Tanga

I can picture God walking absentmindedly through the green hills of Tanzania, taking a step past Tanga and finding himself knee deep in the Indian Ocean. Tanga is an unobtrusive town. The land here is perfectly flat, the breeze is cool and constant– ideal conditions for cycling. The whole town is on bicycles. They shop, talk, and smoke while cycling. I saw one man steering with his left hand while pulling another bike with his right. I follow suit, taking photos from my borrowed bicycle.

Tanga was originally a German port, and what remains of its Bauhaus architecture has been weathered by coastal winds. Although it is marked by a rather large dot on a map of Tanzania, Tanga has a small town feel, like Steveston, or Ballard. There are few postcards to be found here, and none of the town itself. They feel no need to depict and export its appeal, or maybe there is simply no market for it. There are few hotels here, and subsequently few wazungu.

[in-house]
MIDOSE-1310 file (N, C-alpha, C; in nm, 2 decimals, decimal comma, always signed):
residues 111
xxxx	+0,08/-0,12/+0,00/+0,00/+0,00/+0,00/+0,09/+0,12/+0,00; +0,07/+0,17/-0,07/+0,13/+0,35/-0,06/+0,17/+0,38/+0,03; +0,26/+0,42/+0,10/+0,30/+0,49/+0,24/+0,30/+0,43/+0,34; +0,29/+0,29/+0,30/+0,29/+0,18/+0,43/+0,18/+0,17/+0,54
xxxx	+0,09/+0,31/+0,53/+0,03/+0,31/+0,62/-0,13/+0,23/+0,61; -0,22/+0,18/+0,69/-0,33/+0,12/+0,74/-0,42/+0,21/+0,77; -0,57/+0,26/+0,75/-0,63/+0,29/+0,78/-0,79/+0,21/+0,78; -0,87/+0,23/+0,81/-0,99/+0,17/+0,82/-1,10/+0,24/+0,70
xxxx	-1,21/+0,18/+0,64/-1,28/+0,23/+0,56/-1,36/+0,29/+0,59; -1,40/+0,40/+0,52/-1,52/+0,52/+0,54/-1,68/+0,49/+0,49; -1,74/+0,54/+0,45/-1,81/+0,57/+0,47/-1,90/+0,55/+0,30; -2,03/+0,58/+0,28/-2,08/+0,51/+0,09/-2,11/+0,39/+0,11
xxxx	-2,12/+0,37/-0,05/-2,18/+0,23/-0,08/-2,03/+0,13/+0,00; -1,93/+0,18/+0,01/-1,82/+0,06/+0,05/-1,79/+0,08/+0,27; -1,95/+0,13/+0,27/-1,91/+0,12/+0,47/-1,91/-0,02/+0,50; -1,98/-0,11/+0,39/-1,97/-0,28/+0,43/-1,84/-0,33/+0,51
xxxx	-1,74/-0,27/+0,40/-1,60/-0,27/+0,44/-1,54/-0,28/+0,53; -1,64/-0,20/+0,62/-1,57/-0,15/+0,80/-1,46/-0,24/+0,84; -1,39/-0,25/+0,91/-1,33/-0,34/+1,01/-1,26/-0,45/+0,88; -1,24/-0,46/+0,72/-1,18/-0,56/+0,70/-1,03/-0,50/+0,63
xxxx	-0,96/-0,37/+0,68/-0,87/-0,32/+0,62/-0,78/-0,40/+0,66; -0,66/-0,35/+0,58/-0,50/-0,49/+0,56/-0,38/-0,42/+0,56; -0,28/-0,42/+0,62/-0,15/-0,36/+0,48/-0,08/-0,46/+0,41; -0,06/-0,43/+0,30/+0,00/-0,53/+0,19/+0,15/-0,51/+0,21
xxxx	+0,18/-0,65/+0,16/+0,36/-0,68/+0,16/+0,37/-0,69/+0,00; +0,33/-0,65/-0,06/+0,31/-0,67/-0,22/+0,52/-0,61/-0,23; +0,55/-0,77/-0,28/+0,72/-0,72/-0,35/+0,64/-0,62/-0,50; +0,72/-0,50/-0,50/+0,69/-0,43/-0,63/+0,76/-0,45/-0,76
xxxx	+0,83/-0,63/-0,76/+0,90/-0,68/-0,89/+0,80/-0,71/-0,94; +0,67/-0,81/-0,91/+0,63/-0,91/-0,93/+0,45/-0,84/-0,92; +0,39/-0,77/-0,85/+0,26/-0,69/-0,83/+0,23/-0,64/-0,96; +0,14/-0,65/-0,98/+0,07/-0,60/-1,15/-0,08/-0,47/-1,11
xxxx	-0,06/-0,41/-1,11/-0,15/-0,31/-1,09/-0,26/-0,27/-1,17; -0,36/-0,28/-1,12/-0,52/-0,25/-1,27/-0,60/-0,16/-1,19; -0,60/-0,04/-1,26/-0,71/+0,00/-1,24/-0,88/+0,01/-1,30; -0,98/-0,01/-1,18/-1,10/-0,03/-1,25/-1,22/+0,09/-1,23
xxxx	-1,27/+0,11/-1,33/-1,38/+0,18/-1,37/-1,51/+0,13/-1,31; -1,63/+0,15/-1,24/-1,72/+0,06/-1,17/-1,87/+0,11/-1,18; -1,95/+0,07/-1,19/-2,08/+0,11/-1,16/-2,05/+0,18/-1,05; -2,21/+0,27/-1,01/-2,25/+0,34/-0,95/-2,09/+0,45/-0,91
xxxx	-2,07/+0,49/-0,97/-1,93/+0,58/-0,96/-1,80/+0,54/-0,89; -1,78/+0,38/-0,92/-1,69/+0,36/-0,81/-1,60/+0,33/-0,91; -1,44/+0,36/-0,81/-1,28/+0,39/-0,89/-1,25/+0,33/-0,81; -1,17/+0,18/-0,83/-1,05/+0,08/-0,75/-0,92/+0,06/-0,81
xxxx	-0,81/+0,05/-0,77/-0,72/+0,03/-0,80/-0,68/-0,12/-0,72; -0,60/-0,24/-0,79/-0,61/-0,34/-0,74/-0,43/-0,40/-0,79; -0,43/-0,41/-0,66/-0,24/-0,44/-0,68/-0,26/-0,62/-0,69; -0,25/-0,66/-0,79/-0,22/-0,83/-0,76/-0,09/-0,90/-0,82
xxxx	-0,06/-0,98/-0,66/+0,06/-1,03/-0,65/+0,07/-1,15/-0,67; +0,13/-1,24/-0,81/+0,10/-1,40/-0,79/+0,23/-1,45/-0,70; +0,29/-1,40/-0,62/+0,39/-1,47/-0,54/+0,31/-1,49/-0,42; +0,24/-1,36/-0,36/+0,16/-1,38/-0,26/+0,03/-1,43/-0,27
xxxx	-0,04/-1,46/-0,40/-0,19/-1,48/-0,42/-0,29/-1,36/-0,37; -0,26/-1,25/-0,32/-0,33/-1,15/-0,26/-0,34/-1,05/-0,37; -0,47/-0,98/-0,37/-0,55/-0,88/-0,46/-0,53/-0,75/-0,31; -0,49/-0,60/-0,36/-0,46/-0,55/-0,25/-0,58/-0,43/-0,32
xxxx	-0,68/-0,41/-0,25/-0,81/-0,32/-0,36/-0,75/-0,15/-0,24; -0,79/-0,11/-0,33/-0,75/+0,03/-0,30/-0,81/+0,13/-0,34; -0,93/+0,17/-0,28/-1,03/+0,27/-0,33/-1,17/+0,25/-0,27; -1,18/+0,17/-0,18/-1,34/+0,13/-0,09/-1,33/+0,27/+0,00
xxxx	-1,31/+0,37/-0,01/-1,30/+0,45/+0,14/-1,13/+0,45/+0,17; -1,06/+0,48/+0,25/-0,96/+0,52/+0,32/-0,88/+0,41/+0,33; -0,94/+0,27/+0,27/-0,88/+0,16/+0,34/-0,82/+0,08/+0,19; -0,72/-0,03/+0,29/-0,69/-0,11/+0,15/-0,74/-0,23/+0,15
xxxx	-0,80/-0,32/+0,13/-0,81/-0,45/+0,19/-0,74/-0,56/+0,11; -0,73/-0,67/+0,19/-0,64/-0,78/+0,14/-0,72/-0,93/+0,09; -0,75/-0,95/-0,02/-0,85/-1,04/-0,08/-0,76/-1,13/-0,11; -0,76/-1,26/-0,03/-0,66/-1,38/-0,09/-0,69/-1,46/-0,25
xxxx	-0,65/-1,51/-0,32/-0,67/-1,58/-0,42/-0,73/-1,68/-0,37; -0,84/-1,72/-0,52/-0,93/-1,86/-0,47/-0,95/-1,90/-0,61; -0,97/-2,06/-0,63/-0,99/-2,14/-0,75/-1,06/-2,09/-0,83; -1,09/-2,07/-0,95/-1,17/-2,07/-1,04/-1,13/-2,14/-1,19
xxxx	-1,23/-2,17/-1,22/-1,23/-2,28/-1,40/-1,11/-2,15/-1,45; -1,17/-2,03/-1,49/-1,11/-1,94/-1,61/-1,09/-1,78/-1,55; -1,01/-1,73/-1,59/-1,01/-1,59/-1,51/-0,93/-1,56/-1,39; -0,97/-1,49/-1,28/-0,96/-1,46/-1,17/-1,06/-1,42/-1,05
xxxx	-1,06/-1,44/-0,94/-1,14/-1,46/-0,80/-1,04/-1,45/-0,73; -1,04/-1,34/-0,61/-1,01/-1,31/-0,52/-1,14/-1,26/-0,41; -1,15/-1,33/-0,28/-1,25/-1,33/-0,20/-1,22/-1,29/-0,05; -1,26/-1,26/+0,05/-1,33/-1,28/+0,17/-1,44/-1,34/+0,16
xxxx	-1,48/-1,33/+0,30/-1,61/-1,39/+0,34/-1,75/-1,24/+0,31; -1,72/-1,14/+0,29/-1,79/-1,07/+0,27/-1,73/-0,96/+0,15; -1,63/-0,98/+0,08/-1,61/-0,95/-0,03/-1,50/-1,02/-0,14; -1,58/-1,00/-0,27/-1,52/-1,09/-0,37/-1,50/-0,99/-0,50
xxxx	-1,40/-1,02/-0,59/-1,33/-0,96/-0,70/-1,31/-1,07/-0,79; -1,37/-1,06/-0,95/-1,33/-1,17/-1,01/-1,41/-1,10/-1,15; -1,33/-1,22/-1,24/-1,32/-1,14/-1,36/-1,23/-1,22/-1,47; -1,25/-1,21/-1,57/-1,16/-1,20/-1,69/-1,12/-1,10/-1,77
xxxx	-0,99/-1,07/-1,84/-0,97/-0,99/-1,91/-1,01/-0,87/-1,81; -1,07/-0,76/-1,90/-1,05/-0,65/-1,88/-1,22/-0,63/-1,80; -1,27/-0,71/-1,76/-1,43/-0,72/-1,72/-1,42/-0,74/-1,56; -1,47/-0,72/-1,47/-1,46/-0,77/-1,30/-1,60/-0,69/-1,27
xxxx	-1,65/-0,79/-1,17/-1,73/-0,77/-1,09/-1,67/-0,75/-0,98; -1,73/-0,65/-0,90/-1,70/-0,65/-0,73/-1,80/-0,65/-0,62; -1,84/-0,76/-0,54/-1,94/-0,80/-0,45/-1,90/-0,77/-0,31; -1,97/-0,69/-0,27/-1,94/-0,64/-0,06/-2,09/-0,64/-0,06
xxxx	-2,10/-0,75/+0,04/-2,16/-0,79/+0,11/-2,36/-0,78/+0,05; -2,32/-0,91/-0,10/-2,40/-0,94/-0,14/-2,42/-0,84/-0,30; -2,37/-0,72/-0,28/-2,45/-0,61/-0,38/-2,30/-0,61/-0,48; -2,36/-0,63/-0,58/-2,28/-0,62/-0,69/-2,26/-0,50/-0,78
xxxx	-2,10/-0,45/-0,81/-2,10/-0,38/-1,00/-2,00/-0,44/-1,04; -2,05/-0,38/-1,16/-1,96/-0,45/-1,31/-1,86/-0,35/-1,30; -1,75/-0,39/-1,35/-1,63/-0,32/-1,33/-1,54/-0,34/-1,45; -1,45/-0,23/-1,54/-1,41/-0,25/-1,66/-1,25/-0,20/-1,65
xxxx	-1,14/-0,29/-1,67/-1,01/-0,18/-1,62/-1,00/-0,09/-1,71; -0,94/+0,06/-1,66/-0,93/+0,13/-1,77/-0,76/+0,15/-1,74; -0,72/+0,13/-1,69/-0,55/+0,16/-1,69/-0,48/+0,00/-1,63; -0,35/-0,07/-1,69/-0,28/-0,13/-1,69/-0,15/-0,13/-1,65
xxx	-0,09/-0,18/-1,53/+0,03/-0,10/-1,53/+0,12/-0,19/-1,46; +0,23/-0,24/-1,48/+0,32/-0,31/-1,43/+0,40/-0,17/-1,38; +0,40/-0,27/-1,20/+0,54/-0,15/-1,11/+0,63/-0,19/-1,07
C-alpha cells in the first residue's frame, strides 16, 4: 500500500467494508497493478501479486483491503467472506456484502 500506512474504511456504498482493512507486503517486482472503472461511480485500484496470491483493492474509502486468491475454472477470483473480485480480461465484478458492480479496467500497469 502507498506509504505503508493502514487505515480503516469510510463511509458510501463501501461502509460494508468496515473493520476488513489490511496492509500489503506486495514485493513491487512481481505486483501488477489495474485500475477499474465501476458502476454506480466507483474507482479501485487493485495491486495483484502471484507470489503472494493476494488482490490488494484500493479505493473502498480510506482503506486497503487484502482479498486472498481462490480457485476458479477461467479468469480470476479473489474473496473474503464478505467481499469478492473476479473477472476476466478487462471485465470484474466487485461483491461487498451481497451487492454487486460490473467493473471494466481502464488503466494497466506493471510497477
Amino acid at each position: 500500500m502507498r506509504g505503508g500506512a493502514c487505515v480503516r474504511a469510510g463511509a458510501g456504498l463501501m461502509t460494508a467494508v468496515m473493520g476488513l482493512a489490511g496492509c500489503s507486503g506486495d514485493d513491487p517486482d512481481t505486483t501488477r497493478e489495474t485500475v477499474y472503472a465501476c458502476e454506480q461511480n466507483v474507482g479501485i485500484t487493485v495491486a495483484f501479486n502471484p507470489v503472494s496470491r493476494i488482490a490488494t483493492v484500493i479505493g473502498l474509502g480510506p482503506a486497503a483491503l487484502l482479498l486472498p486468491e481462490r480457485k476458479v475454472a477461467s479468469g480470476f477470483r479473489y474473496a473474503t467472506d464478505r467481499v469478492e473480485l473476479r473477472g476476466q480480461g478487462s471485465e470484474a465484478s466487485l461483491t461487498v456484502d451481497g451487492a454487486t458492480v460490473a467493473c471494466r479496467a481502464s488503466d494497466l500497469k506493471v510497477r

I came here with Davin to meet his family. The Kordas live simply, without such luxuries as a washing machine, hot showers, or cereal. Their home is a small rancher hidden beneath the shade of a mango tree. The yard is full of dogs, chickens, and tents– annex bedrooms to supplement the little house. After meeting the Kordas, I now know why Davin and I get along so well. They’re storytellers. When we arrived, we sat down in the living room and shared stories for a few hours. It’s all the conversation I need.

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2 Responses

  1. I love the image of God taking big steps across the hills of Tanzania. I wish I could come visit. Joel, you should take a picture of your bicycle for us!

  2. tanks

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